The Tesla Earthquake Machine [Source: Integza]
This week’s selection is the Tesla Earthquake Machine by Integza.
Integza is a YouTube channel dedicated to making interesting things, often with 3D printed parts. One of them is the very curious Tesla Earthquake Machine.
Tesla in this case refers not to the 21st century automobile manufacturer, but rather to the “original” Tesla: Nikola himself.
Tesla (the person) was a notable inventor of the early 20th century, responsible for all kinds of fascinating devices and principles. To a large extent, he was responsible for inventing the concept of alternating current used for long distance transport of energy. This forms the basis of the familiar electrical grid upon which we all depend.
One of his inventions was the so-called “Earthquake Machine”, which was in fact an electro-mechanical oscillator. An oscillator that could be scaled to enormous sizes.
Tesla oscillator design [Source: YouTube]
Basically the machine accepts input of a pressurized gas and uses a system of valves to increasingly oscillate a weighted object back and forth. Tesla’s own versions used steam from boilers, but the principle of the device can be used with any source of gas pressure.
The device was termed an “earthquake machine” due to certain unwise experiments performed by Tesla. It turns out that the oscillations could be mechanically transferred to an object in contact with the oscillator. One of Tesla’s experiments caused everything in the room to begin sliding and Tesla had to shut down the oscillator by taking a sledgehammer to the steam source.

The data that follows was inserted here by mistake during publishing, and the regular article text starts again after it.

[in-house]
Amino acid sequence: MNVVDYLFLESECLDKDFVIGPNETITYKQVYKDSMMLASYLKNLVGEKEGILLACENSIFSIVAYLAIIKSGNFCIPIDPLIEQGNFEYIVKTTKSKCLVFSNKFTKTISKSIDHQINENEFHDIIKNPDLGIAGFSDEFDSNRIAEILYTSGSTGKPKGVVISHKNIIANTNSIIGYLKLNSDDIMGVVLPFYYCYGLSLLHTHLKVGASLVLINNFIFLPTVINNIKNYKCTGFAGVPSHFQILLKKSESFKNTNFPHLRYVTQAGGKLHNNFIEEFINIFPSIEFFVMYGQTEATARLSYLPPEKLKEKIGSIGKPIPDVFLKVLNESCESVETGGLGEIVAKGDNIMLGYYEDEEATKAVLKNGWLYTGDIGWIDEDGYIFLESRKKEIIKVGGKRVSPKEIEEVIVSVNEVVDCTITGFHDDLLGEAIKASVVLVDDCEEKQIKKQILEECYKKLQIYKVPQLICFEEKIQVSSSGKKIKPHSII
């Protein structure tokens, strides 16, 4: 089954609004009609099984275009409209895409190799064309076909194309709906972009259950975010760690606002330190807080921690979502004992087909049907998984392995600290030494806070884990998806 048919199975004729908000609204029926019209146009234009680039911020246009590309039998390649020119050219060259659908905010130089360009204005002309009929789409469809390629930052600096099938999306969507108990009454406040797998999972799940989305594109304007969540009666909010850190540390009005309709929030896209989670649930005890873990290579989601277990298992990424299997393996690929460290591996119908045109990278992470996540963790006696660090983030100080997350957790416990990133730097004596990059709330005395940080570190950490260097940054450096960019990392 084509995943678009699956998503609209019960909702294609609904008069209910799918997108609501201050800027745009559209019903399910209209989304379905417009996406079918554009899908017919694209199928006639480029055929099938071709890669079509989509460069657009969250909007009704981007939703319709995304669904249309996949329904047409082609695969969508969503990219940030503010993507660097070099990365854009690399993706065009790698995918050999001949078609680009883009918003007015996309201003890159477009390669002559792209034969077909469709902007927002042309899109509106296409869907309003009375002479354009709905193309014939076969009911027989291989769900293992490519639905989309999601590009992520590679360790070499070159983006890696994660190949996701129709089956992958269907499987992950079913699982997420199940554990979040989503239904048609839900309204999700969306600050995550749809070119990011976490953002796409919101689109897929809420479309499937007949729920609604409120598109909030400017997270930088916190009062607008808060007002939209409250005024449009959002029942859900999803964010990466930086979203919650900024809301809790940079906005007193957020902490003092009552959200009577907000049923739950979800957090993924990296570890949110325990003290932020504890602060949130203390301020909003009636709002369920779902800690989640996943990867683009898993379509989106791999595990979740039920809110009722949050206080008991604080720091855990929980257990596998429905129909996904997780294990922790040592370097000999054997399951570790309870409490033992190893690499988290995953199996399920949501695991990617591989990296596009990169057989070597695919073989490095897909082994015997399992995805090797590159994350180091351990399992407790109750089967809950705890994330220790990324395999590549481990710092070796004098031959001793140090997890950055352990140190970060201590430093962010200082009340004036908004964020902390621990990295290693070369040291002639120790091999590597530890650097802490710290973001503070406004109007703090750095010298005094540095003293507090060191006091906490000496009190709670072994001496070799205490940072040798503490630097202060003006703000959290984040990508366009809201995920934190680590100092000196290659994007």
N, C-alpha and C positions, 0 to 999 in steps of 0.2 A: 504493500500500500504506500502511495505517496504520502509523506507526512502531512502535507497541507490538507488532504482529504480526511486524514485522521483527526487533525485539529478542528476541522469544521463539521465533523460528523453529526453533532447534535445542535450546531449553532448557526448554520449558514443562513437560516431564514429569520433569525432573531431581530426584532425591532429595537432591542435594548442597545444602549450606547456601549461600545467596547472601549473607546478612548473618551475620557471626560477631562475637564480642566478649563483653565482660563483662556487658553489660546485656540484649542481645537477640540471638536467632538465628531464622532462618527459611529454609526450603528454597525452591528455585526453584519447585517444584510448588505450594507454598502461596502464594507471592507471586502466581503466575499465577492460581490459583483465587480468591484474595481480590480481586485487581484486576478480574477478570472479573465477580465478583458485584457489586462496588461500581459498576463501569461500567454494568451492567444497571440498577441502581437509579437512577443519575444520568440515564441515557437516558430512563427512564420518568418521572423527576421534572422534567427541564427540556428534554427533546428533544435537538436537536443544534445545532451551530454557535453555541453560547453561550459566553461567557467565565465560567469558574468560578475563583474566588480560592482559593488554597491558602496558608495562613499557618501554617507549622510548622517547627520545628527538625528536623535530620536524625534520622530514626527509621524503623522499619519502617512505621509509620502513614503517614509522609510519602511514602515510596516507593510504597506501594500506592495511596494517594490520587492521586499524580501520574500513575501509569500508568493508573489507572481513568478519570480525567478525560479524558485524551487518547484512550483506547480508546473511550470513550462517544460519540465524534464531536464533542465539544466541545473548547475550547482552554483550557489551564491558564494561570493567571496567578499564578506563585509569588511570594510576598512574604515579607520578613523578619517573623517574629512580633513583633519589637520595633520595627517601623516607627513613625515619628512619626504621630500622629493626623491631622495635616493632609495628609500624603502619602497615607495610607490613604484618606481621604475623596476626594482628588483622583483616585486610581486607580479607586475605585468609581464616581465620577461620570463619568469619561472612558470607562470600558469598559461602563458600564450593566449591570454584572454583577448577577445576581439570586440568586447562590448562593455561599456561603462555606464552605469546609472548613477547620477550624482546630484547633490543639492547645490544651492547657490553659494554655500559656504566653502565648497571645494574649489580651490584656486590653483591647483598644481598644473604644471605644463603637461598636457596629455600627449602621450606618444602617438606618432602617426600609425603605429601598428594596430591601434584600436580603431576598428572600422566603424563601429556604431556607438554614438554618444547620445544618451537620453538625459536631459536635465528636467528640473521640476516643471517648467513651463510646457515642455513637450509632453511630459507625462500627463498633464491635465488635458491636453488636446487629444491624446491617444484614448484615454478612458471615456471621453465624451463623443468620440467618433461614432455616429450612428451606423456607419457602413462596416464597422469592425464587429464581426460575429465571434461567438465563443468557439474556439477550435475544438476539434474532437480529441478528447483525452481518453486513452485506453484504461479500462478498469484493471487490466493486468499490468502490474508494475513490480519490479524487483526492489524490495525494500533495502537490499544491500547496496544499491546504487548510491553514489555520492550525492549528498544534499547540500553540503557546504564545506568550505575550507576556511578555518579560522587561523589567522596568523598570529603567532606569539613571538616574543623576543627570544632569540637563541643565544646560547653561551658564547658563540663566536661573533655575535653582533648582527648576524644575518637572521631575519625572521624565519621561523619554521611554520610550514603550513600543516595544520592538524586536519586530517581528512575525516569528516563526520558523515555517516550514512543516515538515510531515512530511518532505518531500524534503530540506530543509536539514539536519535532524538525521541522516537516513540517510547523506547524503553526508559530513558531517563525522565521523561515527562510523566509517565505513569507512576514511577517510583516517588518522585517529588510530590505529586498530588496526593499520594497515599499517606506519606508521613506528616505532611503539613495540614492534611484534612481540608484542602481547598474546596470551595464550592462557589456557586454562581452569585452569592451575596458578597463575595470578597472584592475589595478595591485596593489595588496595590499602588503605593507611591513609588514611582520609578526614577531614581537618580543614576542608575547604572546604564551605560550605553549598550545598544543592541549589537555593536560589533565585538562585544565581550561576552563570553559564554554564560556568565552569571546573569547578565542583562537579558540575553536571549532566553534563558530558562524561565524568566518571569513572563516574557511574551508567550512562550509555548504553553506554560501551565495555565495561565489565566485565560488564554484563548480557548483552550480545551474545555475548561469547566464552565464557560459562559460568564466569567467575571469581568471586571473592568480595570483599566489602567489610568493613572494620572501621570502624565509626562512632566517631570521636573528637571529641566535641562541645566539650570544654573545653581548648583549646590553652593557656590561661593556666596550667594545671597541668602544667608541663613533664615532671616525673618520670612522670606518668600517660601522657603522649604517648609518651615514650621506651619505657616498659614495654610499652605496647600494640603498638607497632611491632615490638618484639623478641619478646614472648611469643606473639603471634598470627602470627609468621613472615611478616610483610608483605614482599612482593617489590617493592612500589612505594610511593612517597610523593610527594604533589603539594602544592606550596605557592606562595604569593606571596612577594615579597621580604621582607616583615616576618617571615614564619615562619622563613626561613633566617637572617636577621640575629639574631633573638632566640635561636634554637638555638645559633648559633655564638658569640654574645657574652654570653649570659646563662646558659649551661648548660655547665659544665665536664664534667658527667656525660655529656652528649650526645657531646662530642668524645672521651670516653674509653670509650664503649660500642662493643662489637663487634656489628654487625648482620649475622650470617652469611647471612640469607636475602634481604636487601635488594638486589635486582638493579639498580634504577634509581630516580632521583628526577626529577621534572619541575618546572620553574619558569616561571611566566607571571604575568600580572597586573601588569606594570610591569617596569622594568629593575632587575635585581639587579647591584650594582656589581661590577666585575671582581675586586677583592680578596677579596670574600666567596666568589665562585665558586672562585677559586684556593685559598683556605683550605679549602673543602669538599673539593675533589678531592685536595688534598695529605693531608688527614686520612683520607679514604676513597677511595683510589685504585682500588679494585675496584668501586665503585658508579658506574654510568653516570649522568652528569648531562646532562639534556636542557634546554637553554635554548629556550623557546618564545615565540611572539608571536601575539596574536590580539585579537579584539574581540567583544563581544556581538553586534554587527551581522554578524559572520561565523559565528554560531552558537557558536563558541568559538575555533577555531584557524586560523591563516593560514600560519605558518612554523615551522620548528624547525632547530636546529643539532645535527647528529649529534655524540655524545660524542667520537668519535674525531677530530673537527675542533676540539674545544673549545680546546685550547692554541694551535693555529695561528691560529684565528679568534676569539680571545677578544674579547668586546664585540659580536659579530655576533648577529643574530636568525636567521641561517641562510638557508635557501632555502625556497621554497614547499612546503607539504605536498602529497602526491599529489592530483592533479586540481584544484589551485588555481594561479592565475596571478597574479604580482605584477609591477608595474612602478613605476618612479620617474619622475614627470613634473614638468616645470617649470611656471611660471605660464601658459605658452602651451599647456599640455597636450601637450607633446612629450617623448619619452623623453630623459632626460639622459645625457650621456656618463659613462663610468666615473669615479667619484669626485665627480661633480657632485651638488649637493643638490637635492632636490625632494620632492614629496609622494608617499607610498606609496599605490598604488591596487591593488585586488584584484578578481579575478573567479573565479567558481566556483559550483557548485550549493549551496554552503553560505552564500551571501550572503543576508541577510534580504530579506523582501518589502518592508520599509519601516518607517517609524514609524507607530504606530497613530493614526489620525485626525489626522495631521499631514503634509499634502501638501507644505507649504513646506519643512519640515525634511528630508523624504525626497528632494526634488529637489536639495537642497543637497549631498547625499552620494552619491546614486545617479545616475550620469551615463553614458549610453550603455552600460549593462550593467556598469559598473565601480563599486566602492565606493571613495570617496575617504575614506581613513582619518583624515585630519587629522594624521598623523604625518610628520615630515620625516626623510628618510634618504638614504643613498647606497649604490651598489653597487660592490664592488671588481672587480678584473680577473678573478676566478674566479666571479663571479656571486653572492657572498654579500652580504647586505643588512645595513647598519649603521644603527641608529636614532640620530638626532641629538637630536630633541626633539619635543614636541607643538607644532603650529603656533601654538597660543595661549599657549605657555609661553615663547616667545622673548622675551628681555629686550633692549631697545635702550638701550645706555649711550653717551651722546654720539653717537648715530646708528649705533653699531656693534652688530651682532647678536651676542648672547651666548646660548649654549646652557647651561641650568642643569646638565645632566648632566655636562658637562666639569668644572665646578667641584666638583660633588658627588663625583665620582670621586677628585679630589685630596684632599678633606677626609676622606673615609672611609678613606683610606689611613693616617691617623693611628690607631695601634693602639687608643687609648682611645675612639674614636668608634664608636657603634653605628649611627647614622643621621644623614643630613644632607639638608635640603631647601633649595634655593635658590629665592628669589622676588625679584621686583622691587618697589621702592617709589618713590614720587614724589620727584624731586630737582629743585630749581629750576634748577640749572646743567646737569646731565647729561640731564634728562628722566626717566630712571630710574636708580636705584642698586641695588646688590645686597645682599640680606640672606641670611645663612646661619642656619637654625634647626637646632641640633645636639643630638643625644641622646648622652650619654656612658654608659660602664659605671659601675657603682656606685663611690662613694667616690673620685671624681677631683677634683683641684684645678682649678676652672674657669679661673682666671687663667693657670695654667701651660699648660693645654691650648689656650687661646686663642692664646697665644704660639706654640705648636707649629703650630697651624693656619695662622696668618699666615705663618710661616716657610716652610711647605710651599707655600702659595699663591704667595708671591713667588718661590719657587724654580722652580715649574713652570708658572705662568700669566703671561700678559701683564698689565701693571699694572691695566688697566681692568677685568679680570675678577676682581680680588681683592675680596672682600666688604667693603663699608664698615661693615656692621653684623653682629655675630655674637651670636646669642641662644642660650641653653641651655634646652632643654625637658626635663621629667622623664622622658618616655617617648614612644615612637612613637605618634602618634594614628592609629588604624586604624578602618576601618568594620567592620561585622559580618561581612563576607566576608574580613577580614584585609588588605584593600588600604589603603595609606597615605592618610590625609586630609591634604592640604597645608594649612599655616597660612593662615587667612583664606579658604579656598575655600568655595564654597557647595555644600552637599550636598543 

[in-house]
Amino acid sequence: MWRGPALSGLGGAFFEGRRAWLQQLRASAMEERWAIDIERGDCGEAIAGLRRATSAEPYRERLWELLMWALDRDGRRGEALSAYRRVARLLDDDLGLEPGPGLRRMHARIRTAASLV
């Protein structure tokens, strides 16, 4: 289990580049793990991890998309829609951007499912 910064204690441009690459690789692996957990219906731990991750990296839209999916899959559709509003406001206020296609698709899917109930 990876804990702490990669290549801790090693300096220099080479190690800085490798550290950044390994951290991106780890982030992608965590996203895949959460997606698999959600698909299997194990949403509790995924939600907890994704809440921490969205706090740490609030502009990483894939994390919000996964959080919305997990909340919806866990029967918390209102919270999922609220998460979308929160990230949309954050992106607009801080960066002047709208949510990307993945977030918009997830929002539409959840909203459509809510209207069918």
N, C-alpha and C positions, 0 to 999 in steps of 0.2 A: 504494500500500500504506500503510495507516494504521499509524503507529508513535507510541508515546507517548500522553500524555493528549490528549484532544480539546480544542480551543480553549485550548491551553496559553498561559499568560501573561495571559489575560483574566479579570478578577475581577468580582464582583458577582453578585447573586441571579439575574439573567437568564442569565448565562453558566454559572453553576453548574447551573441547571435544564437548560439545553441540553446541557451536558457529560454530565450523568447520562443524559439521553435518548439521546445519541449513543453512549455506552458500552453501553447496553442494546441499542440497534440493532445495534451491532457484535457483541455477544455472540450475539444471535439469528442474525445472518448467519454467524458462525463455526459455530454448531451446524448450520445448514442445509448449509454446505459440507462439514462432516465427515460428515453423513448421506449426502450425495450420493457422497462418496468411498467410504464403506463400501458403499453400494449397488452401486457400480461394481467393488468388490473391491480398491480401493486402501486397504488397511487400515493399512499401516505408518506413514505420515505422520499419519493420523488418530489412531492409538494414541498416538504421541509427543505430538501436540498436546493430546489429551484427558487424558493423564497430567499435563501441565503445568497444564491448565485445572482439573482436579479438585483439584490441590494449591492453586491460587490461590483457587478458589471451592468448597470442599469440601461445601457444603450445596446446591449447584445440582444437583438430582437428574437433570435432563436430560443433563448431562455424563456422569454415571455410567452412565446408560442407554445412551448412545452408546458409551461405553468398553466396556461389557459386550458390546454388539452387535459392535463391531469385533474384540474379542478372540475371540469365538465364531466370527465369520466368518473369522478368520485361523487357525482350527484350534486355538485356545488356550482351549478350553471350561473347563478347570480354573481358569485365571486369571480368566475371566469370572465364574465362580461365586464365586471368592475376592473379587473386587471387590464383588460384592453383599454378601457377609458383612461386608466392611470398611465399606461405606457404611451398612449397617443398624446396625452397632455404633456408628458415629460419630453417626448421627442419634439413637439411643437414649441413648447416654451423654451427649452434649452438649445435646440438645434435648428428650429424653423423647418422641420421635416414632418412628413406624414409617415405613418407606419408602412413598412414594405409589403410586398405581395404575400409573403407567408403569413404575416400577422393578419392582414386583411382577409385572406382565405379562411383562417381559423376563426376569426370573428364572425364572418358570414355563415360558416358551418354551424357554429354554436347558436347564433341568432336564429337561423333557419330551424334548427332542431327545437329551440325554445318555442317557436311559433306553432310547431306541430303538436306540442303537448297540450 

In another incident the machine was attached to a steel building, which absorbed the oscillations and found the resonant frequency of the structure, causing dangerous vibrations that could have taken down the building. An earthquake machine, indeed!
Now it’s possible to build your own Tesla Earthquake Machine by 3D printing parts. This project was undertaken by Integza, who documents the process in this entertaining video:
Integza required several iterations of design to get the machine to work. The main problems encountered were that the limitations of filament-based 3D printing did not always result in air-tight parts. This was overcome with copious sanding.
Another issue was that the main oscillating element had to be quite heavy to maintain momentum during movement. This meant that a normally 3D printed part could not be used.
Integza fortunately decided to use the oscillator not for knocking down buildings, but instead to generate electricity by repeatedly drawing a magnet through a coil of conductive wire. This proved successful, as they were able to generate around 7V of power sufficient to light up some LEDs.
Integza has uploaded the files required to make the Tesla Earthquake Machine to Thingiverse for all to use at no charge.
Just don’t knock down any buildings.